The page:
Alex Renwick wrote:
>Were mandolins common as an orchestral instrument long ago, or were they
>unique to a then Roman Catholic university?
To my knowledge (very limited, I assure) mandolins have never been
commonly used as orchestral instruments. That is to say that they are
not used instead of violins etc. They are used in the same way as string
instruments to form their own ensembles - mandolin orchestras. These
usually consist of first and second mandolins, mandolas, mandocellos,
guitars and basses. This is something relatively new for me as I am a
violinist who has convinced people I can play a mandolin and last year I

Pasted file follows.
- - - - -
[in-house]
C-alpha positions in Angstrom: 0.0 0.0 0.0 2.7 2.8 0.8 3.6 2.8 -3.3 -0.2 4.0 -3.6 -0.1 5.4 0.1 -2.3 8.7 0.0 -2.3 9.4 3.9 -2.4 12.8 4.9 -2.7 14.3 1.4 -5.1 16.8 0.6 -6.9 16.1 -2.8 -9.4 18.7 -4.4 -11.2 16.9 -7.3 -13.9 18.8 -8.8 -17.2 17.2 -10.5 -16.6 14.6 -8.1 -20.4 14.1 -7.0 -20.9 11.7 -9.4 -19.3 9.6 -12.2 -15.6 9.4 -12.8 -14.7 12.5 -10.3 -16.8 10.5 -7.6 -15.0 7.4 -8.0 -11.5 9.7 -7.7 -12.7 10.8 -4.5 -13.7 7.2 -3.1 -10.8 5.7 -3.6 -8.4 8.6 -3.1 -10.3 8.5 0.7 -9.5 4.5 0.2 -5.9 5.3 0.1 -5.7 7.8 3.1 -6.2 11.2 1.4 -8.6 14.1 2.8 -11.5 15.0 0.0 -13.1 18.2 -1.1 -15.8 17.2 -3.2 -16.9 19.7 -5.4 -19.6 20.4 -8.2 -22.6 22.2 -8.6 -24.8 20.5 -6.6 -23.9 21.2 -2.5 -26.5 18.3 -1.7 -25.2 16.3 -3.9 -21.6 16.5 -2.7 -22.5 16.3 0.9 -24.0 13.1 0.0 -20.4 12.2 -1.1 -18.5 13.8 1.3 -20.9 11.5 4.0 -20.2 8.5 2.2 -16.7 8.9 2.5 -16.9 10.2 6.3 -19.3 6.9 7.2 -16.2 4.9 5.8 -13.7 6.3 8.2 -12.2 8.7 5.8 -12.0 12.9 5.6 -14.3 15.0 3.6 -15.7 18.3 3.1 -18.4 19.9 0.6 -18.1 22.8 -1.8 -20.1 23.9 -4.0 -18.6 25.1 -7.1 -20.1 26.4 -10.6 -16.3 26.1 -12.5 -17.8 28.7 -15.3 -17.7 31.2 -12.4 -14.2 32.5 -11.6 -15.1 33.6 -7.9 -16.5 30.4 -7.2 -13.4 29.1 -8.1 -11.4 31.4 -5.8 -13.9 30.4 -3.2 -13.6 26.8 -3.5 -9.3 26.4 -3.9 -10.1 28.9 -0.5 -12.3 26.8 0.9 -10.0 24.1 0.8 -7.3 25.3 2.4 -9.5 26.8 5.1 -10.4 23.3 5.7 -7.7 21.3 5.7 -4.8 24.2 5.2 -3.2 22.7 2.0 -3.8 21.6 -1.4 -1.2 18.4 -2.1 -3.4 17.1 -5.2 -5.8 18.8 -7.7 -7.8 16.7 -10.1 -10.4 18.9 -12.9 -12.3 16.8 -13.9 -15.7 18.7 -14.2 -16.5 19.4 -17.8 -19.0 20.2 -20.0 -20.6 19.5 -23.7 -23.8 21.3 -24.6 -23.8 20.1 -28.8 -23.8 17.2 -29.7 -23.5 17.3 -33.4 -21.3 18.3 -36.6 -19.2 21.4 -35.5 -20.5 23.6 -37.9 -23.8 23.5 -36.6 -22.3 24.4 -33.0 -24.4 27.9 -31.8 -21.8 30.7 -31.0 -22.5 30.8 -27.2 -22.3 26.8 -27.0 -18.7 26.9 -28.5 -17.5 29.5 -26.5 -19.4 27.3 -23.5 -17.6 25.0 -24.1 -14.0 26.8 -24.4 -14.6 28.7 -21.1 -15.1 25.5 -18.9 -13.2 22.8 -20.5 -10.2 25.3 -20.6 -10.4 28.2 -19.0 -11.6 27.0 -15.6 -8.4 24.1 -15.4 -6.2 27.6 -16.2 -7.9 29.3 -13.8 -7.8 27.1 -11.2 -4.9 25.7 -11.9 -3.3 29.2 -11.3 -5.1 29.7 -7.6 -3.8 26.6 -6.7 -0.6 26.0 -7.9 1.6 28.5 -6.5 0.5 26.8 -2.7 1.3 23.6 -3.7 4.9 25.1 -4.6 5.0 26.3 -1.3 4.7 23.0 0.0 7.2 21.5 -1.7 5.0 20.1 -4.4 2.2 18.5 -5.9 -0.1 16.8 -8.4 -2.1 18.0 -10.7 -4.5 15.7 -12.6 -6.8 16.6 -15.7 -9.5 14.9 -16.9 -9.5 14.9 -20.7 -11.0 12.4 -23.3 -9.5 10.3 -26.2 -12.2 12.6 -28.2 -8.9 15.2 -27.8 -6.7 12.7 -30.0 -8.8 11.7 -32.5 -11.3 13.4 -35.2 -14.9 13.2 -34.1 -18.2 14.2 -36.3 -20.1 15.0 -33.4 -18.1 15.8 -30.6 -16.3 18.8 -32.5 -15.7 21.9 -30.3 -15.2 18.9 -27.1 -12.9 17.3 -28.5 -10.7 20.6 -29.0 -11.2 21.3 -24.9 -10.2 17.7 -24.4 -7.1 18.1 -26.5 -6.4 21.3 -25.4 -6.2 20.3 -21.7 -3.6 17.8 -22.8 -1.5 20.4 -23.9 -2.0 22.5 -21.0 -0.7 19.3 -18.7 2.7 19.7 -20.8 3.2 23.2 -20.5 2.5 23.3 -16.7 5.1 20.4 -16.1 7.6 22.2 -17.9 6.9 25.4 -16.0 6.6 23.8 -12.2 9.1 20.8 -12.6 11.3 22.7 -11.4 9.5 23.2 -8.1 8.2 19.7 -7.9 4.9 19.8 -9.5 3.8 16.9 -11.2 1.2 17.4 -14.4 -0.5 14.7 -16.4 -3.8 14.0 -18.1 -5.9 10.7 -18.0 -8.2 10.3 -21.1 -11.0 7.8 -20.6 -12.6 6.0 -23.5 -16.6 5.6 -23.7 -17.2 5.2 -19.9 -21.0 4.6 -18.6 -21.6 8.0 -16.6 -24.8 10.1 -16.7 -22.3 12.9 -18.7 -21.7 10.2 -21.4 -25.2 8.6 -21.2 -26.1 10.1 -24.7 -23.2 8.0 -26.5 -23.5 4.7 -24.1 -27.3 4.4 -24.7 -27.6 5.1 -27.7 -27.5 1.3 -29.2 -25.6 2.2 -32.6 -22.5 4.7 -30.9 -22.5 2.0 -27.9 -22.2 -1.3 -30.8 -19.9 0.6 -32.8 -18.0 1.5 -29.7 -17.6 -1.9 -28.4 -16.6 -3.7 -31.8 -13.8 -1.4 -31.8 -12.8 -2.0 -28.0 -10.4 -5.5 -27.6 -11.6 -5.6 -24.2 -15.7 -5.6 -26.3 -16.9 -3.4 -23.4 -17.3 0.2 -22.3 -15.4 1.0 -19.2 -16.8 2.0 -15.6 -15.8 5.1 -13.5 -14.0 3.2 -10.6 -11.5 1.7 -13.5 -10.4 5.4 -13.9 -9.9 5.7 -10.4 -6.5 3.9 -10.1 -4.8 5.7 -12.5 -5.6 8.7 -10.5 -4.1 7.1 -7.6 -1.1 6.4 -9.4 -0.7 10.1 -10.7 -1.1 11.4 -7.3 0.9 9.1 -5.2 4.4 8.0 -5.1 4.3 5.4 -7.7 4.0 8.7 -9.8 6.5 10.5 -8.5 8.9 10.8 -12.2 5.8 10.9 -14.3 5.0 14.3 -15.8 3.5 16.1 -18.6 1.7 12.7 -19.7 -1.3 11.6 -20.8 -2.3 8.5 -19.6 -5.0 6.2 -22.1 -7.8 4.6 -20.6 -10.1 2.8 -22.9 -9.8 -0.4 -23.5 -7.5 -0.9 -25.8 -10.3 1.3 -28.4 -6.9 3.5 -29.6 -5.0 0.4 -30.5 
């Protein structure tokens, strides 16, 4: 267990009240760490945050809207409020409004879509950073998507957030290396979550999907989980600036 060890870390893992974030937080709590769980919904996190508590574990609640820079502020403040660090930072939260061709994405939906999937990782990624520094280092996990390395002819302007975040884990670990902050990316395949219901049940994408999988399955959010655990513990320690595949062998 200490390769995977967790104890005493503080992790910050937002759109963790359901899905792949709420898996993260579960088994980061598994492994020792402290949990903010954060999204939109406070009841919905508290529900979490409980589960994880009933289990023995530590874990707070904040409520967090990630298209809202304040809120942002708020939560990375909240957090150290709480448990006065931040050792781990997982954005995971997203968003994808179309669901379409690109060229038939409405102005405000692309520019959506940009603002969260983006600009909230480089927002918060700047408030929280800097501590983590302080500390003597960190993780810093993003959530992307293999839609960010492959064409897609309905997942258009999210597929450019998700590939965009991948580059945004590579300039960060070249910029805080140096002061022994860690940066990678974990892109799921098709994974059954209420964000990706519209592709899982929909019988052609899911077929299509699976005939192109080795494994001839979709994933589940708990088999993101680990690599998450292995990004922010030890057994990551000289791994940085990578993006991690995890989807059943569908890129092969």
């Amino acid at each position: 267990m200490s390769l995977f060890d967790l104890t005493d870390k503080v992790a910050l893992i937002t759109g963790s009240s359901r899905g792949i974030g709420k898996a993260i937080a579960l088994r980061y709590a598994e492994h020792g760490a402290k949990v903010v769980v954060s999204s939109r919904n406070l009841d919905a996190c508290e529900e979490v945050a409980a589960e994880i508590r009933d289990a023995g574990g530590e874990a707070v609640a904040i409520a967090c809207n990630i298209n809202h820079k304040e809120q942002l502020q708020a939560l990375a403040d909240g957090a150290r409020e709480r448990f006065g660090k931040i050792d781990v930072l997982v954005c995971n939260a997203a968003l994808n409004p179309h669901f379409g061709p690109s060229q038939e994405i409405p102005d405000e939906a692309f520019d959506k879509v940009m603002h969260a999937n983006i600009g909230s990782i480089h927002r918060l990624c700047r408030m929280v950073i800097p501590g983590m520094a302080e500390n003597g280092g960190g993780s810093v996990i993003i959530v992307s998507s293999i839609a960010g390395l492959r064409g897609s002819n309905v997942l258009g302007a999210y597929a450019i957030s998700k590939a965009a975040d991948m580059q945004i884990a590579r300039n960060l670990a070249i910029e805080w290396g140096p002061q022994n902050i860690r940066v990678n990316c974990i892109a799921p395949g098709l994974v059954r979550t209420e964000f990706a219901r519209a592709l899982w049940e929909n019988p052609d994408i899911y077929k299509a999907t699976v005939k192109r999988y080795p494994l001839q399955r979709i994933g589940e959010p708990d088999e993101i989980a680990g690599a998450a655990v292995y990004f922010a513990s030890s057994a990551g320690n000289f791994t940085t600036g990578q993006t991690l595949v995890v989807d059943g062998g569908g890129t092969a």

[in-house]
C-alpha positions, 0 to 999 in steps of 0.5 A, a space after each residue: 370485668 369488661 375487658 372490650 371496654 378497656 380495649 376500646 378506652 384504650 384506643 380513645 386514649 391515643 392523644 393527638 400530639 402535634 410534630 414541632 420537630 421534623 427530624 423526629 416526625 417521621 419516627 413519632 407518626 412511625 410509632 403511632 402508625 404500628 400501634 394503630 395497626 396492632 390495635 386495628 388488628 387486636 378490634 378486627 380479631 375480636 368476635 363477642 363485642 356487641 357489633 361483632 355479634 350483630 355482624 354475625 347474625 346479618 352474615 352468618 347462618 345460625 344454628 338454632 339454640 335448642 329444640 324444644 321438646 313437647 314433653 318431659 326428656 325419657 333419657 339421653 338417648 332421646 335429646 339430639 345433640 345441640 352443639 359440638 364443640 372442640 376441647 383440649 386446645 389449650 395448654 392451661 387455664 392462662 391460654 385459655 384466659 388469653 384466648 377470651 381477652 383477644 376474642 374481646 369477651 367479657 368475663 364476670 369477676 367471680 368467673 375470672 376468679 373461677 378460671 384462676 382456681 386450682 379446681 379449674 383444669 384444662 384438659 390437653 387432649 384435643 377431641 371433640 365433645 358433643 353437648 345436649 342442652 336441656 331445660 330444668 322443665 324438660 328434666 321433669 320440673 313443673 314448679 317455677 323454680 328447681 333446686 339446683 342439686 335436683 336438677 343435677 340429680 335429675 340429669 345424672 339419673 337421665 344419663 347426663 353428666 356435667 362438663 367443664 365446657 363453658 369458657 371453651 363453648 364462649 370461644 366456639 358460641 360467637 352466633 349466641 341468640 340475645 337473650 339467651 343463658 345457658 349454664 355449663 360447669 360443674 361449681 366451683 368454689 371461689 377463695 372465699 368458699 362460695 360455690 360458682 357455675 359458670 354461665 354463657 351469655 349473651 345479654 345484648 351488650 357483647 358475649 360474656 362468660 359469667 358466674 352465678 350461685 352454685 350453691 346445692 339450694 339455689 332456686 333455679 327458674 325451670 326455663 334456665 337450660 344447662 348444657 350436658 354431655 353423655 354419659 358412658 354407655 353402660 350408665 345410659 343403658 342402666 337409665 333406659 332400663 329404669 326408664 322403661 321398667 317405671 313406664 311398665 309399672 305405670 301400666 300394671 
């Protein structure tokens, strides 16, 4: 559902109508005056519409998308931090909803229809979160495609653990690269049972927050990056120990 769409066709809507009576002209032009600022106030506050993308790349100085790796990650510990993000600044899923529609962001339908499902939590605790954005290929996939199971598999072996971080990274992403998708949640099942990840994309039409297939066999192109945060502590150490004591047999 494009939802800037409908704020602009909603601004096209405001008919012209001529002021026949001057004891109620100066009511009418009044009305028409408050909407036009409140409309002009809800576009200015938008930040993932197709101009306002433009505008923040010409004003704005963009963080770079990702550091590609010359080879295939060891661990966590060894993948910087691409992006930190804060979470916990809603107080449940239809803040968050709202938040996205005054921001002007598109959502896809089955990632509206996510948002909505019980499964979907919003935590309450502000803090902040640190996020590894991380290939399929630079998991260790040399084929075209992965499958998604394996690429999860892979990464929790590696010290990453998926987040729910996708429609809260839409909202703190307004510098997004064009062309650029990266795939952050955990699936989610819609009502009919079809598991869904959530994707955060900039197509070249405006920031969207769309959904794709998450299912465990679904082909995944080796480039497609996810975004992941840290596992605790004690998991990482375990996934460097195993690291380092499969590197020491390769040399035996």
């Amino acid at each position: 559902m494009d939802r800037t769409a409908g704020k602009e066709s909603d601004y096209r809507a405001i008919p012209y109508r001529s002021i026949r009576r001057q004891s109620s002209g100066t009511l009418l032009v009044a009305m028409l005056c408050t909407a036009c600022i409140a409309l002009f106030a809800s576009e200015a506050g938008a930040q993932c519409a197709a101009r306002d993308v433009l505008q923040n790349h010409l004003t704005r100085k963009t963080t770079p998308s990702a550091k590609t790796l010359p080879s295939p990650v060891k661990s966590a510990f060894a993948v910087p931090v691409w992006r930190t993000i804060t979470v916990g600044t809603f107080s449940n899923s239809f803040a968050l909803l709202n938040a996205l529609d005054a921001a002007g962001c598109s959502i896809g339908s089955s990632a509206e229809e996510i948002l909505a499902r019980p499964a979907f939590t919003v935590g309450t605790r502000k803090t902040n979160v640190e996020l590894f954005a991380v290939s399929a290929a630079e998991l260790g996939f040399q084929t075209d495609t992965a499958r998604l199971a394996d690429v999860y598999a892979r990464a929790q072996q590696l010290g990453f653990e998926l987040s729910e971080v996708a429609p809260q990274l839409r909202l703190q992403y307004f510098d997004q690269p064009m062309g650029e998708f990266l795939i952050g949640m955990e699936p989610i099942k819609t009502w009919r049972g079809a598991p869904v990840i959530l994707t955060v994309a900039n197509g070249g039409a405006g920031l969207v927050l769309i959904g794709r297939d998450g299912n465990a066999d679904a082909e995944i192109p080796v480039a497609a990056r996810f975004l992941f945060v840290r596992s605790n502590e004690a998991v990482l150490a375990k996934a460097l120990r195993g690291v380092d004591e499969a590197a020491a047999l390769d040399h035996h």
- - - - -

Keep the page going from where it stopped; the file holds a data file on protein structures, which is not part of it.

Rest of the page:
was asked to join a local mandolin ensemble here in Brisbane (Australia).
It has been something of a novelty for me but quite an enjoyable one. The
music and composers are completely unknown to me and seem to be confined
within the peoples that are continuing to play this old instrument.
All of this is not to say that it has not been used in an orchestra at all.
Thte most famous example is "Deh vieni alla finestra" from mozart's Don
Giovanni. Others to also use the mandolin orchestrally were Prokofiev,
Mahler, Schoenberg, Korngold and I am also led to believe Verdi and